Advice on harness

Gary O

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I tried to take my house cats for a walk in the garden to see how they would get on with wearing a harness. Unfortunately, it went well until one of them discovered that he could wriggle out of it by walking backward against the lead. Timmy is 11 months and Shani 10, I would really like to be able to take them for short hikes or picnics in the summer, can anyone give advice, I don't know if the harness was too lose or whether it was not a good design, any tips gladly received.
 

Silver Crazy

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Review of cat harness and recommended
Metpet cat walking jacket
PROS:
⦁ Good quality
⦁ Simple design
⦁ Lightweight
⦁ Highly adjustable
⦁ Low maintenance – just wipe clean
⦁ Strong fabric
⦁ “Escape proof” as far as my cats are concerned
⦁ This harness is 19 years old so has stood the test of time
CONS:
⦁ If cat is a “puller” it can be harsh on the neck. Using a bungy lead can alleviate this issue to a certain extent
⦁ No padding (however Metpet now makes a padded version, which I have not tried)
Sorry pic wouldnt come across but can look it up on the net. Padded version would be good.
Normal H style harnesses are pretty useless if the cat is determined to escape and can be backed out of in a blink of an eye.

 
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Gary O

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Thank you very much, I found it on the net, need to find out if Metpet sell in UK but if not, I can see how it is and will try to find similar; I can tell this is much more secure than the ones I had for mine. That is very helpful👍
 

Silver Crazy

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Thank you very much, I found it on the net, need to find out if Metpet sell in UK but if not, I can see how it is and will try to find similar; I can tell this is much more secure than the ones I had for mine. That is very helpful👍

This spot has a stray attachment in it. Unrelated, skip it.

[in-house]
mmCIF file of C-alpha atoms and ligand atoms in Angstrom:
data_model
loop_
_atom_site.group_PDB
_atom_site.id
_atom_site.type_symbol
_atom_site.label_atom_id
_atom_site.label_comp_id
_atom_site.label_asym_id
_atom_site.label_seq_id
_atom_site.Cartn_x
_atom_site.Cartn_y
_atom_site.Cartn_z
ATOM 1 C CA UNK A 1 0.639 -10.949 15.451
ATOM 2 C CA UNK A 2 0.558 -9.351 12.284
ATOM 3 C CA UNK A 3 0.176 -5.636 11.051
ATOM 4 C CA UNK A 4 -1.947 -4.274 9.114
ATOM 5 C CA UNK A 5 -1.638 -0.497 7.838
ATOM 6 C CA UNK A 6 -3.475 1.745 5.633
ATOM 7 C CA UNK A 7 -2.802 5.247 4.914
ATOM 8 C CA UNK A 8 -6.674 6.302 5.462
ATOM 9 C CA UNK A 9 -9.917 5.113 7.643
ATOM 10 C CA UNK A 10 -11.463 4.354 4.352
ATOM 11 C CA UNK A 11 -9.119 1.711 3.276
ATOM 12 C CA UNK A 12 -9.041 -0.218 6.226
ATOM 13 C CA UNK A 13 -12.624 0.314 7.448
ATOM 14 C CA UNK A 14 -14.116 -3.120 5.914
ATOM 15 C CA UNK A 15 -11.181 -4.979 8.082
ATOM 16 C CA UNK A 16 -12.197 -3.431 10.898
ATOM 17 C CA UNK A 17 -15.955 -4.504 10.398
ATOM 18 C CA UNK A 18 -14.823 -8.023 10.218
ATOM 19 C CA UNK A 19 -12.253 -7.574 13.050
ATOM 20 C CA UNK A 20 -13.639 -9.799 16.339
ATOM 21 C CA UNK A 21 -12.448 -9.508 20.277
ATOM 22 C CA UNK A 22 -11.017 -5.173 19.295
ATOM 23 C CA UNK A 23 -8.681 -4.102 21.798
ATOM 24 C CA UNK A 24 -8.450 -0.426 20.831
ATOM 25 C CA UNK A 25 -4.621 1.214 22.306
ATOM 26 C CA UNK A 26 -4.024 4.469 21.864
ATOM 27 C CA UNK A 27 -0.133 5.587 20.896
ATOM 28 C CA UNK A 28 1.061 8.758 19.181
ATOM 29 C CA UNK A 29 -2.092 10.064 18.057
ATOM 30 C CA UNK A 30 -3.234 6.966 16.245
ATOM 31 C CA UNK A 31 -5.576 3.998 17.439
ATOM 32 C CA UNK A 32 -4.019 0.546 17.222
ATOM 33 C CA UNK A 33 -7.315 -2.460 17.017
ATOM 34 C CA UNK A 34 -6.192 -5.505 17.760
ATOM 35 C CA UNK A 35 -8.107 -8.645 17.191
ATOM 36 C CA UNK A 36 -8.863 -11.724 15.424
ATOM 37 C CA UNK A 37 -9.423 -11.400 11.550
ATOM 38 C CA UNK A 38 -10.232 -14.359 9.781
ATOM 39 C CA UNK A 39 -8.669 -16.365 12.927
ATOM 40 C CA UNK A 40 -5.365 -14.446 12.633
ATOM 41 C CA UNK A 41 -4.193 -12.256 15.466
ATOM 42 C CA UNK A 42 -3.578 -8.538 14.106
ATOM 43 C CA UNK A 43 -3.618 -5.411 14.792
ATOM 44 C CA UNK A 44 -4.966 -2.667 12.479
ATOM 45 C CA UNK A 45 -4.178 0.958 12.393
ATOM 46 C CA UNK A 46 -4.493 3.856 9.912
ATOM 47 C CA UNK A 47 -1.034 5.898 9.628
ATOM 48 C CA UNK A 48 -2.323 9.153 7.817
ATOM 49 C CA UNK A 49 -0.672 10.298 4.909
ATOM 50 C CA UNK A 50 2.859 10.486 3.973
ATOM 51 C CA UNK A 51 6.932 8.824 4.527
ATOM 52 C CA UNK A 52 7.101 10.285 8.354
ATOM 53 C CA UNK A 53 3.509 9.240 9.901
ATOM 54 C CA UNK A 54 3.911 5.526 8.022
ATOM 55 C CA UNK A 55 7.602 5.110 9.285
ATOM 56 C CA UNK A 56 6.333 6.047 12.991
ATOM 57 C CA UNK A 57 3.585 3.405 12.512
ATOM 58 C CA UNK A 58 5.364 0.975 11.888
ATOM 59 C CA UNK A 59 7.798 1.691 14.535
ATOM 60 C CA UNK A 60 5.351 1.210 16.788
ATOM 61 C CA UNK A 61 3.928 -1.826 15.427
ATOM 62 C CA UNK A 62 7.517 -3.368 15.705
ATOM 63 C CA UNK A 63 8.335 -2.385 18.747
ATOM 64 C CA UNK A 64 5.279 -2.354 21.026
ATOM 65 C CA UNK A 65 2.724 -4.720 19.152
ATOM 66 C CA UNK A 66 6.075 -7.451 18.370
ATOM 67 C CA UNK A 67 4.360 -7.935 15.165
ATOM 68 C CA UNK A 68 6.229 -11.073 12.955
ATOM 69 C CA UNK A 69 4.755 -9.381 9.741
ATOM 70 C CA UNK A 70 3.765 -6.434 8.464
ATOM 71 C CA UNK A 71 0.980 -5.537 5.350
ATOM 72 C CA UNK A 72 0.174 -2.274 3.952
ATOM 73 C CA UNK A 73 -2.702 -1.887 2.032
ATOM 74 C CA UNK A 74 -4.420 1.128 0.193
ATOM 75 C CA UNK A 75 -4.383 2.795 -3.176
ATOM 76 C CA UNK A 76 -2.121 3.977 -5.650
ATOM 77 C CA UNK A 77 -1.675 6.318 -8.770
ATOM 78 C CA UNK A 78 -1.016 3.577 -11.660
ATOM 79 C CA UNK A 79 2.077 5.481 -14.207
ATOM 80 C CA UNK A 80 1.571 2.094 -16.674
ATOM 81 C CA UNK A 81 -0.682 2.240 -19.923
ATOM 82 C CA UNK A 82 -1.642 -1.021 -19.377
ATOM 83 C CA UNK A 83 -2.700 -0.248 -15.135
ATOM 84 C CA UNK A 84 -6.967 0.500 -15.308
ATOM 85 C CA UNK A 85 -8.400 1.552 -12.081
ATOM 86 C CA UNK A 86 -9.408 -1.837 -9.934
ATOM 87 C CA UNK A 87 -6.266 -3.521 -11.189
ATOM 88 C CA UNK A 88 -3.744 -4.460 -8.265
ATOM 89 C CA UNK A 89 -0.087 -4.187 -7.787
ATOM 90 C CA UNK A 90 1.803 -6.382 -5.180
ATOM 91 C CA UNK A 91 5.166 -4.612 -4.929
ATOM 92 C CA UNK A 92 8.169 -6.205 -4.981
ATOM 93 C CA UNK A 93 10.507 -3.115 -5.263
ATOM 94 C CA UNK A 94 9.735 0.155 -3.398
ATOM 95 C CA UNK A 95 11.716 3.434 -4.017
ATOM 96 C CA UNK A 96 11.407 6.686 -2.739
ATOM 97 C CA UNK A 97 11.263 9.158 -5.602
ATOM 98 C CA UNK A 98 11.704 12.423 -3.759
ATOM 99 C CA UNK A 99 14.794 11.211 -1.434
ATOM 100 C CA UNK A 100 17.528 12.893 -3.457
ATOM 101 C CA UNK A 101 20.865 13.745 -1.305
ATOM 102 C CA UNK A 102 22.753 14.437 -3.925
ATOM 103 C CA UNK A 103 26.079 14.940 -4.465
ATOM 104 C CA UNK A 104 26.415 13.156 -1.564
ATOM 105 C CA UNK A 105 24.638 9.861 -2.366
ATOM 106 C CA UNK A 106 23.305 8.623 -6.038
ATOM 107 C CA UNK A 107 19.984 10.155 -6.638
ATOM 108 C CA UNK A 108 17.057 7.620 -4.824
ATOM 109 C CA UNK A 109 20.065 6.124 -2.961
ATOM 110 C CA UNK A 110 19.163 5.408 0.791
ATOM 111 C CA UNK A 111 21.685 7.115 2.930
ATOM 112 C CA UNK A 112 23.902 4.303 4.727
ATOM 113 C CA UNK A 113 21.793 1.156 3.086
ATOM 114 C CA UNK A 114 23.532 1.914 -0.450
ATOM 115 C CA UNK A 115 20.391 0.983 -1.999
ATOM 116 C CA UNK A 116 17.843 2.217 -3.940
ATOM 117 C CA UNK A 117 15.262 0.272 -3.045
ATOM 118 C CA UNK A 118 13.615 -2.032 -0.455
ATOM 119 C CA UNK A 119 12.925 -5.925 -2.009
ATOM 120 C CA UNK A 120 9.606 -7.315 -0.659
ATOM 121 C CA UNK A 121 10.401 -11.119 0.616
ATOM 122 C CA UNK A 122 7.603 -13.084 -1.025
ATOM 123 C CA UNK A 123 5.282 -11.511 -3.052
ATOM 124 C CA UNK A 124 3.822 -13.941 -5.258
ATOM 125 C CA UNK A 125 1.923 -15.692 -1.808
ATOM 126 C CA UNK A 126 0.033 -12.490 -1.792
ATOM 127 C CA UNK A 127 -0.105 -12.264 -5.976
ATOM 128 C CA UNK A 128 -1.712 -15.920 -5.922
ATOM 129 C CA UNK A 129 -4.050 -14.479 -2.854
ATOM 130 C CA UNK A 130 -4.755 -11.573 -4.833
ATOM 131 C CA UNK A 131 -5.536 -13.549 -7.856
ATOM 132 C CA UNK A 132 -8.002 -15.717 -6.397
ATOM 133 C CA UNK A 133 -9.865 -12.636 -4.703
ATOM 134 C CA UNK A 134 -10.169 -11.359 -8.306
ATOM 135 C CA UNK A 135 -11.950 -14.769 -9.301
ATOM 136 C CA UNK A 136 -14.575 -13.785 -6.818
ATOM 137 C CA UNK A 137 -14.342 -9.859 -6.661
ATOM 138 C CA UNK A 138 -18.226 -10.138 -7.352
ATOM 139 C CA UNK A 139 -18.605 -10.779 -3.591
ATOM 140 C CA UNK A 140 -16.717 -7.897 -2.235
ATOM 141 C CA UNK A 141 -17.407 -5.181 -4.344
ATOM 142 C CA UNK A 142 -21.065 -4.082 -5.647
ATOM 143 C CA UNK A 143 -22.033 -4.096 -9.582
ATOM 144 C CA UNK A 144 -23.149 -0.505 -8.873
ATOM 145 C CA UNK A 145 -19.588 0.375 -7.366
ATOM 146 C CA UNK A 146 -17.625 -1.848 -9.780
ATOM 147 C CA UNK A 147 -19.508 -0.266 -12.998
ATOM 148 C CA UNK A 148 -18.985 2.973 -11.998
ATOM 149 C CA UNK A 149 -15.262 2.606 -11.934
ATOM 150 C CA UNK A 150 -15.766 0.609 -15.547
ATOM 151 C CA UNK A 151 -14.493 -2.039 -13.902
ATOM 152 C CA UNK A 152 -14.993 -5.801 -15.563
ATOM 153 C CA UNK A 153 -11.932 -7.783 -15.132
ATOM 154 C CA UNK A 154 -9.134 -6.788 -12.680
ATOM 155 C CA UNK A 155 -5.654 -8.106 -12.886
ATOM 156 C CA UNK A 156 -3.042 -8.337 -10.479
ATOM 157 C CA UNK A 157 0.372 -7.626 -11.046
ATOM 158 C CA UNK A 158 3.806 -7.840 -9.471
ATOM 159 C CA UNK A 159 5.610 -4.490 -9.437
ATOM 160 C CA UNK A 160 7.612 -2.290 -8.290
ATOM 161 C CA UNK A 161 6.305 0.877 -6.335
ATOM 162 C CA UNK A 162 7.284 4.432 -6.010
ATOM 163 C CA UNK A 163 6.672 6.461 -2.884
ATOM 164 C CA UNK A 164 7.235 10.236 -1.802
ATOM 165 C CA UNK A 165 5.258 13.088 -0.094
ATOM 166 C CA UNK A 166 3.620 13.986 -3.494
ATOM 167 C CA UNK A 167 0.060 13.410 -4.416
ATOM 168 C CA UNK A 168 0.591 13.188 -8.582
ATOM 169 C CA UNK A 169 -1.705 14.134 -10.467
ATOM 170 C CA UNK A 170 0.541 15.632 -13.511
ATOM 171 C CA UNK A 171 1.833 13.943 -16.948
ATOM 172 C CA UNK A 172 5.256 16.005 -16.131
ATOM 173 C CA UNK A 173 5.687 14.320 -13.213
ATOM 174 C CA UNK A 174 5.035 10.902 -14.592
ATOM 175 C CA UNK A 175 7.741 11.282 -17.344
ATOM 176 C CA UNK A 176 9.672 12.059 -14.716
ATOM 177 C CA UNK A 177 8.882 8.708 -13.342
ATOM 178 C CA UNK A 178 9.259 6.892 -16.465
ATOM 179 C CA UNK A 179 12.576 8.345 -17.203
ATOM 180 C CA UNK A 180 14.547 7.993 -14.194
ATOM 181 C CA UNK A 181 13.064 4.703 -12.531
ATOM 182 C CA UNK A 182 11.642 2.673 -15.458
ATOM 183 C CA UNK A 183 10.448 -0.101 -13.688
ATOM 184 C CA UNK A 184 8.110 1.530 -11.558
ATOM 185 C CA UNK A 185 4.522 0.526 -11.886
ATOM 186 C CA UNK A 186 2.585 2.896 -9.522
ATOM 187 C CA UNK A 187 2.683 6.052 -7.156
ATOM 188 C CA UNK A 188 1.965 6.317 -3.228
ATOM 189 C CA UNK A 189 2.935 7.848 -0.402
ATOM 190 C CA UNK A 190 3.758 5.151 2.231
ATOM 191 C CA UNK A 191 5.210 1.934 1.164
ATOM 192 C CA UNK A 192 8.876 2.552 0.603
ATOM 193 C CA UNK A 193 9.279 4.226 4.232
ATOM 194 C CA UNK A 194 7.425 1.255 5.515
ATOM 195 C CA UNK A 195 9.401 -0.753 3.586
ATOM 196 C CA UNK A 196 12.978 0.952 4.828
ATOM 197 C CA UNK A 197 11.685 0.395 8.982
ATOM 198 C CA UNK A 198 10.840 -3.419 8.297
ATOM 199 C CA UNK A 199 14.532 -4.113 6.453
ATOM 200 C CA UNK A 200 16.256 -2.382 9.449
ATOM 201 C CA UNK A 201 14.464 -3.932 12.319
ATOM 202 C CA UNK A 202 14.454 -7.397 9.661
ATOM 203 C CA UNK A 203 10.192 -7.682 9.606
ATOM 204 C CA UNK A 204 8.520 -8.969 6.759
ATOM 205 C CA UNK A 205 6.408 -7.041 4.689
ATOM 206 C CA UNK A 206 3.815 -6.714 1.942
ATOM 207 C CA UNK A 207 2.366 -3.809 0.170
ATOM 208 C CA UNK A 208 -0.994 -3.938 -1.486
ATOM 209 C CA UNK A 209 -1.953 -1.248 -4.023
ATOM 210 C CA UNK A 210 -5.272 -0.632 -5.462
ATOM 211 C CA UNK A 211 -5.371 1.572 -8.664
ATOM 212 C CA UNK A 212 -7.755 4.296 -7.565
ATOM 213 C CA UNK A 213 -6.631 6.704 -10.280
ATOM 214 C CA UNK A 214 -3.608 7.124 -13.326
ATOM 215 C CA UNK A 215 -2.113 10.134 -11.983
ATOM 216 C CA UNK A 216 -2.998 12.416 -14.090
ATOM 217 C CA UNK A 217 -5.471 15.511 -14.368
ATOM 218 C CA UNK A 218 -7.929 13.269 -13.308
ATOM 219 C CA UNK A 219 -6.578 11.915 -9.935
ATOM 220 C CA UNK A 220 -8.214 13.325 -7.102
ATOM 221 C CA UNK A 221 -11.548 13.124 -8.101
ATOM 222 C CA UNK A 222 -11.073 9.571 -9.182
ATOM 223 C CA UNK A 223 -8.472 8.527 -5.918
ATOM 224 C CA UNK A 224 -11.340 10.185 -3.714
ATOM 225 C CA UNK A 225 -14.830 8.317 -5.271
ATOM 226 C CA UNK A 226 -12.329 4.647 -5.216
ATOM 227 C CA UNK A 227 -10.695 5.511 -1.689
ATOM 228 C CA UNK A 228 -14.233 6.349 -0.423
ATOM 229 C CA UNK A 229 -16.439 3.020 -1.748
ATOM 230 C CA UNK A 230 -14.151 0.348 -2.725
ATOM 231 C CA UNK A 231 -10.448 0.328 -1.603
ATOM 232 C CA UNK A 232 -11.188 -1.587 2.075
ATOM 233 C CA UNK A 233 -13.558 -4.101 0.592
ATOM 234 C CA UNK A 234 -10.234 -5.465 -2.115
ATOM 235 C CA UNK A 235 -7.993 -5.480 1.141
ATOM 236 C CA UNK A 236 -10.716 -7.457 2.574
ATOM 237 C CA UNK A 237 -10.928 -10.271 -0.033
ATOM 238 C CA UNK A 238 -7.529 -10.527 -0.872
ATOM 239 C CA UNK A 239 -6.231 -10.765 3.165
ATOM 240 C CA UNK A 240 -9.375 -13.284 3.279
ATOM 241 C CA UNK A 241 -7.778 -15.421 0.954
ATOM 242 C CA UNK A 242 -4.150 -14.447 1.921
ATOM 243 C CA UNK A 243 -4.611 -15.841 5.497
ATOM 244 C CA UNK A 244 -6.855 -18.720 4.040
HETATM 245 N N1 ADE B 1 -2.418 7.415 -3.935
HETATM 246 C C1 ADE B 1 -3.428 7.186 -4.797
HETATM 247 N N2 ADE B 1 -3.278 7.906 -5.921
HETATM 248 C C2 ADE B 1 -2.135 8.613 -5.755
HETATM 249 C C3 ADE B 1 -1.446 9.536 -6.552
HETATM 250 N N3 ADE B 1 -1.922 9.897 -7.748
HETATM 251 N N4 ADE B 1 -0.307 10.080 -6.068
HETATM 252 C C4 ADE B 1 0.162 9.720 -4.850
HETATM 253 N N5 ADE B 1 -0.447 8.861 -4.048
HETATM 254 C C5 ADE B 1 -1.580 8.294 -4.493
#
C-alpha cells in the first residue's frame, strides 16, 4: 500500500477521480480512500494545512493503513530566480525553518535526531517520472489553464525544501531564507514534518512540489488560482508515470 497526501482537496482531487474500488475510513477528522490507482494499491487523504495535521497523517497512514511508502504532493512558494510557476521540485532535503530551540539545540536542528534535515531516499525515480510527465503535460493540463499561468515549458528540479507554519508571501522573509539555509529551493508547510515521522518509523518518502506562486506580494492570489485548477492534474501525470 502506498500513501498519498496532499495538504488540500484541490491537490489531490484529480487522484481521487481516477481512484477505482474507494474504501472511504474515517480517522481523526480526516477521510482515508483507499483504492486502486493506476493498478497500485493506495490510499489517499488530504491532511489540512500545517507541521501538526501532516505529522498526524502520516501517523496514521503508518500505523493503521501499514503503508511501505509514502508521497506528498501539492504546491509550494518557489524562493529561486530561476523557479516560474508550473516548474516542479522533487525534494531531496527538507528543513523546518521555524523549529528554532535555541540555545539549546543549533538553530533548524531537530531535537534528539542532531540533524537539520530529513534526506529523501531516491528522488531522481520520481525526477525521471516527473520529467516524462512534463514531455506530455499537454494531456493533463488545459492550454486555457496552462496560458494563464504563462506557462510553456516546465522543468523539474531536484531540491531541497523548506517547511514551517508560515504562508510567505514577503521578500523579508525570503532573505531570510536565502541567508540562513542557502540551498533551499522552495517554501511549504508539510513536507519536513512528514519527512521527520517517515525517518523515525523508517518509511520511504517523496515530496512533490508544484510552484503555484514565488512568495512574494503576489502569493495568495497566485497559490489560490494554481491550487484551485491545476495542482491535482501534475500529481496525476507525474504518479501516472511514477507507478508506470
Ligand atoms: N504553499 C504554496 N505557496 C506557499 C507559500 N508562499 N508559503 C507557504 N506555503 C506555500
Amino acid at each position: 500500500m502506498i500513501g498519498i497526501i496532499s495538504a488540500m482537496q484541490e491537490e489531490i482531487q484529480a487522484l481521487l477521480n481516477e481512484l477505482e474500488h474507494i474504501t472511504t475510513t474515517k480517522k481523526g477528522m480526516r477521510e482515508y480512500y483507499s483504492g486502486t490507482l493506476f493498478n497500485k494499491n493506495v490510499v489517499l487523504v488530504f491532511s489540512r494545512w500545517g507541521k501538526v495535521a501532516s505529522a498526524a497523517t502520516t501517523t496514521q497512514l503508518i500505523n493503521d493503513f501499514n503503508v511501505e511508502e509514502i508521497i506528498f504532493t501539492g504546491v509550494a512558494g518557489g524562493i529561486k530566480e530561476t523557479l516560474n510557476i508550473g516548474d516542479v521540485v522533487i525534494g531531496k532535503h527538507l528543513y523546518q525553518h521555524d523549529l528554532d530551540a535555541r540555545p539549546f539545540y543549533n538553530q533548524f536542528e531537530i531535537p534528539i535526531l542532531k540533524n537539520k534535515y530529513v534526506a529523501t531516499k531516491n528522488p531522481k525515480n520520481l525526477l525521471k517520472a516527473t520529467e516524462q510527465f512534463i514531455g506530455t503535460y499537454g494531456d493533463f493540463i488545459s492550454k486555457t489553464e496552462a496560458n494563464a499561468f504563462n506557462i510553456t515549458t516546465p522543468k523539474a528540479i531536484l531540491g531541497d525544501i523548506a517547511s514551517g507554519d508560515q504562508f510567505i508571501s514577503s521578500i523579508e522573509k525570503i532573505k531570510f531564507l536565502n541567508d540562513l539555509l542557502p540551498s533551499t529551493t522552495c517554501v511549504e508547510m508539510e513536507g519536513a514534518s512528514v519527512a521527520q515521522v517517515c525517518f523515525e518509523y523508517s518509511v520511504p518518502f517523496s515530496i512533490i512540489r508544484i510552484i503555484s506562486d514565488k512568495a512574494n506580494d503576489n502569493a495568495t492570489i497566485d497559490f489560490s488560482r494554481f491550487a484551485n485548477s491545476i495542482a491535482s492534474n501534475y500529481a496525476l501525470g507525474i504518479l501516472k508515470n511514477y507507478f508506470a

No worries..tried and tested on Bengals so you will be safe with it..lol
We can get them is Australia so you shouldnt have any problems.
 

Margret

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I've found that cats can back out of any harness made with narrow straps, though the figure 8 harnesses are the worst.

Rather than recommending a specific brand which may or may not be available in your area, here's a list of things to look for in a harness:
  • Wide straps, at least 3/4 of an inch (19 mm] wide. 1 inch (2.5 cm) is not too wide.
  • One strap goes around the neck and one around the body, connected by a third strap on the belly. (It may all be one piece, as long as the part that goes around the neck can be adjusted for size and so can the part that goes around the belly.) Straps that go around the cat must be completely adjustable for size and should each have a separate clasp. Additionally, straps should be connected on the back - a narrow strap is acceptable there.
  • Padded, breathable straps are better.
  • And, of course, a D-ring, either on the neck strap where the back strap connects to it or on the back strap itself. This is where you attach the leash.